How can science communication be rejuvenating instead of exhausting for scientists? That’s a question Julie Lesnik found herself asking over the course of her year as a AAAS Leshner Public Engagement Fellow. Several losses in her personal life made her realize she needed to let go of her main public engagement project to preserve the energy to fulfill her basic responsibilities (Lesnik is an assistant professor of anthropology at Wayne State University).
Her project, “Octopus and Ape,” was first intended to be a YouTube series produced with her husband, with 3-5 minute episodes on different subjects related to biology, and evolution in particular. They had already done quite a bit of publicity for it and had a launch date, so Lesnik acknowledges it was hard to let that go. However, after a few months had passed and she was able to step back and reassess, she gained some new and valuable perspective on her public engagement goals and methods.
The Octopus and Ape YouTube series was standard science communication, based on a formula Lesnik knew could work. But she had built it mainly with her audience in mind, not herself. It required her to be scripted in order to fit the content into short segments – not her preferred mode of communicating -- and to wear make-up, which she rarely does. Lesnik decided that to make science communication fit more naturally into her life, using the time and energy she realistically has, the answer was not to do more science. The Octopus and Ape YouTube series would have required developing a significant amount of content for each show. Looking around at the other things that she loves besides science, she landed on interior design, and came up with an idea to build science communication into that.
Ultimately Lesnik wants “reach a different audience than one that is just looking for science content,” and thinks that interior design and home renovations may be a promising avenue. Before committing to a video series or other project, Lesnik is immersing herself in design by working alongside her husband on the renovation of their Detroit home. There are many stories to be shared about the items decorating their home that were collected during Lesnik’s field research. She hopes that by sharing these stories, and similar stories from other scientists, she can engage a wider audience with both science and world cultures. Her task now is to bring these ideas together in an executable way.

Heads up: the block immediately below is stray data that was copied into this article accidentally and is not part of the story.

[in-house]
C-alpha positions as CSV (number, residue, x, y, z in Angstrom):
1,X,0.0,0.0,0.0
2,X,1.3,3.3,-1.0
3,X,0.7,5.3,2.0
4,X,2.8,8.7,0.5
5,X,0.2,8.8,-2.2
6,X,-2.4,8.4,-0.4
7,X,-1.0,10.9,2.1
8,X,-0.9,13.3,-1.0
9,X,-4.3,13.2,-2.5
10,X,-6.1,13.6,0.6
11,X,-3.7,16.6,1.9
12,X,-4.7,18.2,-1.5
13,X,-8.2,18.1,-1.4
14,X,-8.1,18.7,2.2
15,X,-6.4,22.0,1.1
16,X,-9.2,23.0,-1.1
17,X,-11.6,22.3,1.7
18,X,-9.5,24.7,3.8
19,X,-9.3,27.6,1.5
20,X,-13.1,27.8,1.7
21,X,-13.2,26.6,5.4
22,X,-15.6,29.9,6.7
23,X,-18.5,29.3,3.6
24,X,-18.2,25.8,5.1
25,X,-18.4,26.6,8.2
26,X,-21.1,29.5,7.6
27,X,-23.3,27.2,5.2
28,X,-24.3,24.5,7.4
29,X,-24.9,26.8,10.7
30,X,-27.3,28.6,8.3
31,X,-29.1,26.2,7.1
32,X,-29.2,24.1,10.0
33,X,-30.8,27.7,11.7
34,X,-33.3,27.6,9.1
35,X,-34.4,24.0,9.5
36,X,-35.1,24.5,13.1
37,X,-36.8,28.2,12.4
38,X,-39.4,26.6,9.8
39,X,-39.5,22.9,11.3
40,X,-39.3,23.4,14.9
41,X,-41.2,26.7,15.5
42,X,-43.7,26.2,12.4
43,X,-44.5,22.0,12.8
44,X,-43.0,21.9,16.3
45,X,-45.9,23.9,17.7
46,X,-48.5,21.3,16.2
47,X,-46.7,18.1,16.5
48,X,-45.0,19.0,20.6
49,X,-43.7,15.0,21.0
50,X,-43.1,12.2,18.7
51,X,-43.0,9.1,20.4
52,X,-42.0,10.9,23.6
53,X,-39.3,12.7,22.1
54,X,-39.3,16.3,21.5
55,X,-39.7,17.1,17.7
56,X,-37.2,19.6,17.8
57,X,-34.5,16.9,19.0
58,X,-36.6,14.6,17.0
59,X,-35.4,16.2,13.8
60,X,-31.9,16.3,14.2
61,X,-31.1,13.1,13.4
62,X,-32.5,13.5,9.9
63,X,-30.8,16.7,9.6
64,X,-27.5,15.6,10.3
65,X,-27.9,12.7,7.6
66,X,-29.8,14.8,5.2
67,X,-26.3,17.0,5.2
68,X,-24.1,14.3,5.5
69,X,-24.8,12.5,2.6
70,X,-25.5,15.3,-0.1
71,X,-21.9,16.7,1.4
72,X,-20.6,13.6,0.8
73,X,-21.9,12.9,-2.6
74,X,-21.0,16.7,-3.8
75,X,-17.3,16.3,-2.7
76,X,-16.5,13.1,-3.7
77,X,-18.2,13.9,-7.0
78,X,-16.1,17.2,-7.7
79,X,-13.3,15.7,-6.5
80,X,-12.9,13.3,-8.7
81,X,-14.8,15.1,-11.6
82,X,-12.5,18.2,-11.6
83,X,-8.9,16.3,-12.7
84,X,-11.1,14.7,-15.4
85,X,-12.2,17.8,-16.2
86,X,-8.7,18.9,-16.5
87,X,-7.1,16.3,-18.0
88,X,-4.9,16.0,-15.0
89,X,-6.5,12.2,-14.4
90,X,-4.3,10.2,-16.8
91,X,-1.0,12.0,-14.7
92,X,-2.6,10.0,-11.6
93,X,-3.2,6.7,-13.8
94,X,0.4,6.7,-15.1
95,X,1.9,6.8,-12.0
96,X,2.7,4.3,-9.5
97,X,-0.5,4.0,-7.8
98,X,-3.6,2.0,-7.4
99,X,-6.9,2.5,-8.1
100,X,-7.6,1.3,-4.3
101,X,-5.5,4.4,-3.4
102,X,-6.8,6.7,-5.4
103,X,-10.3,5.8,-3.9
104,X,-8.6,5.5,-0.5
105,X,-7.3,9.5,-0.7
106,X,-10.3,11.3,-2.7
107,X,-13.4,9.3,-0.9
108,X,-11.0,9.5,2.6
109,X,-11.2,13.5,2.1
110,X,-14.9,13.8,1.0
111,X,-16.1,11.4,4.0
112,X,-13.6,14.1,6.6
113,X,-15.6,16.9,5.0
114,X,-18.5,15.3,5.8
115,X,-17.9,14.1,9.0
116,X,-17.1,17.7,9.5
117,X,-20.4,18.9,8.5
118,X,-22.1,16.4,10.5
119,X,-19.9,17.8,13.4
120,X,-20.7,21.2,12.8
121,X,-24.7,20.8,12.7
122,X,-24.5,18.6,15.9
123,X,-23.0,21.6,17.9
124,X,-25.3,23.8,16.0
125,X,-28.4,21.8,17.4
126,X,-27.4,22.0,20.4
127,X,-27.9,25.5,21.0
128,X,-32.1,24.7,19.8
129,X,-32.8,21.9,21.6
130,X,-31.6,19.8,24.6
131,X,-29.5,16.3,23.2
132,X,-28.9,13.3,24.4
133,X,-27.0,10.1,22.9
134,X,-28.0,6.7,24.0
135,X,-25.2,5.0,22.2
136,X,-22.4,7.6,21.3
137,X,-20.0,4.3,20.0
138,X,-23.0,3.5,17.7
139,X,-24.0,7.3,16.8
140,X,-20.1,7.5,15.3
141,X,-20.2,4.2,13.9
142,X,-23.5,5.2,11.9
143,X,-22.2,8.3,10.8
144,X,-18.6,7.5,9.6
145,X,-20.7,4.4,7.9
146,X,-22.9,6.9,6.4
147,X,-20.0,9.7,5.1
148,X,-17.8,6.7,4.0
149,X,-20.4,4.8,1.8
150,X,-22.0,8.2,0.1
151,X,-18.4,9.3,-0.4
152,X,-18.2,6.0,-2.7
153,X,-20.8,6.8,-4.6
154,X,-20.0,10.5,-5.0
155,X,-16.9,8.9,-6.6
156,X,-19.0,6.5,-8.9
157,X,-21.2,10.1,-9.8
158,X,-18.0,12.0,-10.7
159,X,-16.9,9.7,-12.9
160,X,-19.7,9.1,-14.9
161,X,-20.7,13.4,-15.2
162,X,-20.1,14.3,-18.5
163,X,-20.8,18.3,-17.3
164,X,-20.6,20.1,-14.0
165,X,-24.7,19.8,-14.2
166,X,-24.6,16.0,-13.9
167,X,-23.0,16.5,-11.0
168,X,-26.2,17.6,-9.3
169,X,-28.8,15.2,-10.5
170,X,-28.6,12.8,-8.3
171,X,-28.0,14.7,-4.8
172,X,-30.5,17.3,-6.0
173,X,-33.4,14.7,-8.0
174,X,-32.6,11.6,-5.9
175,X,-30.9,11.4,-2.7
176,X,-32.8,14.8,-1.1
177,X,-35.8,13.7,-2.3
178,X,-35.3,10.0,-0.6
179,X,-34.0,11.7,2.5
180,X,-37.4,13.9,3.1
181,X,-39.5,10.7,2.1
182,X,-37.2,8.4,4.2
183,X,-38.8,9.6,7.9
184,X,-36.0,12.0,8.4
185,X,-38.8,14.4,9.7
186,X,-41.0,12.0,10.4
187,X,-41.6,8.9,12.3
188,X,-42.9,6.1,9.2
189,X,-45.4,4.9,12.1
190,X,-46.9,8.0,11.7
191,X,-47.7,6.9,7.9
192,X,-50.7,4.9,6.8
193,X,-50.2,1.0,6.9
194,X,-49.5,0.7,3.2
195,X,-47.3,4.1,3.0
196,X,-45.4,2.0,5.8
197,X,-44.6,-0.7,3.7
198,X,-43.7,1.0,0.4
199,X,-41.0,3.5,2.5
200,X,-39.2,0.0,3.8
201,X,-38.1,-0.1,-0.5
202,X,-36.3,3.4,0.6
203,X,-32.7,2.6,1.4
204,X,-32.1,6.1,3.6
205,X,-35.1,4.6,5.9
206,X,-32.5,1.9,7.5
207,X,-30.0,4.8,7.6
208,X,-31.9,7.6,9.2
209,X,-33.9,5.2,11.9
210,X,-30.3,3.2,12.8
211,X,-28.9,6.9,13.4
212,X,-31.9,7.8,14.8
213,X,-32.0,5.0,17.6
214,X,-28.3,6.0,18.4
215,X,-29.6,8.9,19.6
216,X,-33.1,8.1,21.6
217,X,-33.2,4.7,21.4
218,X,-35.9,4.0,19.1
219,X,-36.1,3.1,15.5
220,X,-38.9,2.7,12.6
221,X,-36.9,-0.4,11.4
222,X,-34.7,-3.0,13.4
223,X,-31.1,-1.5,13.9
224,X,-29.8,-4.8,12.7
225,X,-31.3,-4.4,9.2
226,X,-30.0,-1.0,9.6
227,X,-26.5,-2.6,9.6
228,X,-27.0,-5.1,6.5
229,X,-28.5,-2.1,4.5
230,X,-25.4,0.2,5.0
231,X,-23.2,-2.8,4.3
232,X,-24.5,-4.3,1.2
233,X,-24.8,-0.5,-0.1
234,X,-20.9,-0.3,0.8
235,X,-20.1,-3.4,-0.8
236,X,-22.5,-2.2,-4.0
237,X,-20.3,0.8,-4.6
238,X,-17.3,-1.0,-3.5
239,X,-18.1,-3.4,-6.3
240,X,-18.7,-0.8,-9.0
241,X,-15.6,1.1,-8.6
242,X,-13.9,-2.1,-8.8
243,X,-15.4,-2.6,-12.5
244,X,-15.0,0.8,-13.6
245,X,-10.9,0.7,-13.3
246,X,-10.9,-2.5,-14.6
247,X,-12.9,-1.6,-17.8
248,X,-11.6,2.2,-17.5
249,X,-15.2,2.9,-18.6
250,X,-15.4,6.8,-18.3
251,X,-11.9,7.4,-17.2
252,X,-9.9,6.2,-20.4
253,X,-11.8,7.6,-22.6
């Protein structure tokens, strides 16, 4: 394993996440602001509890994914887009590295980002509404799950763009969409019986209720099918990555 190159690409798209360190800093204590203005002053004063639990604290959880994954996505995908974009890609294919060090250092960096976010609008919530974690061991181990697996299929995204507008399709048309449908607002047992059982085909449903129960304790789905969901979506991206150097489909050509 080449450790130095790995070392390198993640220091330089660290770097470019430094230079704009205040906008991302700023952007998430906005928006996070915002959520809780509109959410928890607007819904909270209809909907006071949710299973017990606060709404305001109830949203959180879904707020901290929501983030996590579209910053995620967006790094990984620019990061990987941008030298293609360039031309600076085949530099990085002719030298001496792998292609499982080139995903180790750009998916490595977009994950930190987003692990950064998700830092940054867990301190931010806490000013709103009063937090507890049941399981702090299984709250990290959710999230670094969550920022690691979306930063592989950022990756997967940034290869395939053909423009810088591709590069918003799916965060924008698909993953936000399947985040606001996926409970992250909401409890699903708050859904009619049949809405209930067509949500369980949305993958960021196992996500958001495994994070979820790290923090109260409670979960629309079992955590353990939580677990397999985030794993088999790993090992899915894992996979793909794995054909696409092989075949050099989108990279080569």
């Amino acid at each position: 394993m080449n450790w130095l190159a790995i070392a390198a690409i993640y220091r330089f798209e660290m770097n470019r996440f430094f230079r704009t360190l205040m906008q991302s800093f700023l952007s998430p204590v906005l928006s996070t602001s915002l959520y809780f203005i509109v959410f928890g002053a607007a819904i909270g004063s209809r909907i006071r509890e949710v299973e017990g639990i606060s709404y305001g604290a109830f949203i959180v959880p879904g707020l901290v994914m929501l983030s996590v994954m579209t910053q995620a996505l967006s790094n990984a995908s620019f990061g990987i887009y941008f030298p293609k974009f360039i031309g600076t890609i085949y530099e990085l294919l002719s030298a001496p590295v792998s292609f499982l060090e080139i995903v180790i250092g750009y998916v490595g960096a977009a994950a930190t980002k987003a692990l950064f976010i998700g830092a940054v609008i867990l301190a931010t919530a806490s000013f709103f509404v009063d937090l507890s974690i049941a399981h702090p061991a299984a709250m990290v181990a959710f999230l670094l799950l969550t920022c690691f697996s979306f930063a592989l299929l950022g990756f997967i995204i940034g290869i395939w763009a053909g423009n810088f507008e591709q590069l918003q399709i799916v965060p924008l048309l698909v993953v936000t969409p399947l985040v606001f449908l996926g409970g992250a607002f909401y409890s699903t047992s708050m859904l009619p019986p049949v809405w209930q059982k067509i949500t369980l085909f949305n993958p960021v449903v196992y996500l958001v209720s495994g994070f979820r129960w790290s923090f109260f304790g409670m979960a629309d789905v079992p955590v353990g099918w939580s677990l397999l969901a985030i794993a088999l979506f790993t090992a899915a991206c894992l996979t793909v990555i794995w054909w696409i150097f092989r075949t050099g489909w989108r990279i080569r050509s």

Lesnik plans to take her time figuring out the right approach to this new idea. In the meantime, she also helped her department write new bylaws based around a model from the American Anthropological Association (AAA) for including public engagement in promotion and tenure guidelines (the AAA also provides other examples here). Lesnik, who was motivated and informed by going through the tenure application process herself around the same time, asserts that making this change was not a big lift for her department. Anthropologists are generally supportive of public engagement because it’s truly part of being a good anthropologist. But having the guidelines written down allows them to be sent to external reviewers, encouraging them to mention the candidate’s public engagement contributions in their letters to the college provost.
In earlier public engagement work, in 2018 Lesnik published a popular science book, Edible Insects & Human Evolution, and she continues to do outreach and engagement related to that, including on the Ologies podcast and Skype a Scientist.
The AAAS Leshner Leadership Institute was founded in 2015 and operates through philanthropic gifts in honor of CEO Emeritus Alan I. Leshner. Each year the Institute provides public engagement training and support to a cohort of mid-career scientists from an area of research at the nexus of science and society. Julie Lesnik is part of the 2018-19 food and water security cohort. The 2019-20 cohort is focused on human augmentation, and the 2020-21 cohort (to be announced in February 2020) on artificial intelligence.